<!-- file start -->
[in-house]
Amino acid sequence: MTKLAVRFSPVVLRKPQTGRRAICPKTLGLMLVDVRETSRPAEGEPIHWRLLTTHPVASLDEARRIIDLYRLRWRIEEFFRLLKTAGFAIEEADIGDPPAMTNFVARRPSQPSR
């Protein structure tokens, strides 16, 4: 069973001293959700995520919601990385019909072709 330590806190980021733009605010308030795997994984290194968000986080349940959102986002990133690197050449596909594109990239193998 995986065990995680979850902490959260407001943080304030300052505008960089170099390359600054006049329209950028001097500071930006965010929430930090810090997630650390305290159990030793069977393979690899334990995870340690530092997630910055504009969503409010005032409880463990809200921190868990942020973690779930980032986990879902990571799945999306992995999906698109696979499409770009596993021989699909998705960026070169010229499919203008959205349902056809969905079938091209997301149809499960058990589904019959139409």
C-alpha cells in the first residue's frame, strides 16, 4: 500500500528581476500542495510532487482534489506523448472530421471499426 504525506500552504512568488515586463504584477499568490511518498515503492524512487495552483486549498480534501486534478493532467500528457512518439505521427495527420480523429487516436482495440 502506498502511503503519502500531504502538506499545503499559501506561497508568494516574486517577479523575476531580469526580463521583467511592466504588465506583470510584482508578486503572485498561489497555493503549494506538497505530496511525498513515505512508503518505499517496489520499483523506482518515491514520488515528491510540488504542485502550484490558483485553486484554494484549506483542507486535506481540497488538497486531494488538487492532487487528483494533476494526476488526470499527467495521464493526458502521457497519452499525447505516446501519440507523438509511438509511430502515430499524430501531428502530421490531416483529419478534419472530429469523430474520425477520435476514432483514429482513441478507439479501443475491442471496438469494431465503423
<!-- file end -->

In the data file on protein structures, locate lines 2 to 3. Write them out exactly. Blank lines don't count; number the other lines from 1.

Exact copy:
Amino acid sequence: MTKLAVRFSPVVLRKPQTGRRAICPKTLGLMLVDVRETSRPAEGEPIHWRLLTTHPVASLDEARRIIDLYRLRWRIEEFFRLLKTAGFAIEEADIGDPPAMTNFVARRPSQPSR
């Protein structure tokens, strides 16, 4: 069973001293959700995520919601990385019909072709 330590806190980021733009605010308030795997994984290194968000986080349940959102986002990133690197050449596909594109990239193998 995986065990995680979850902490959260407001943080304030300052505008960089170099390359600054006049329209950028001097500071930006965010929430930090810090997630650390305290159990030793069977393979690899334990995870340690530092997630910055504009969503409010005032409880463990809200921190868990942020973690779930980032986990879902990571799945999306992995999906698109696979499409770009596993021989699909998705960026070169010229499919203008959205349902056809969905079938091209997301149809499960058990589904019959139409």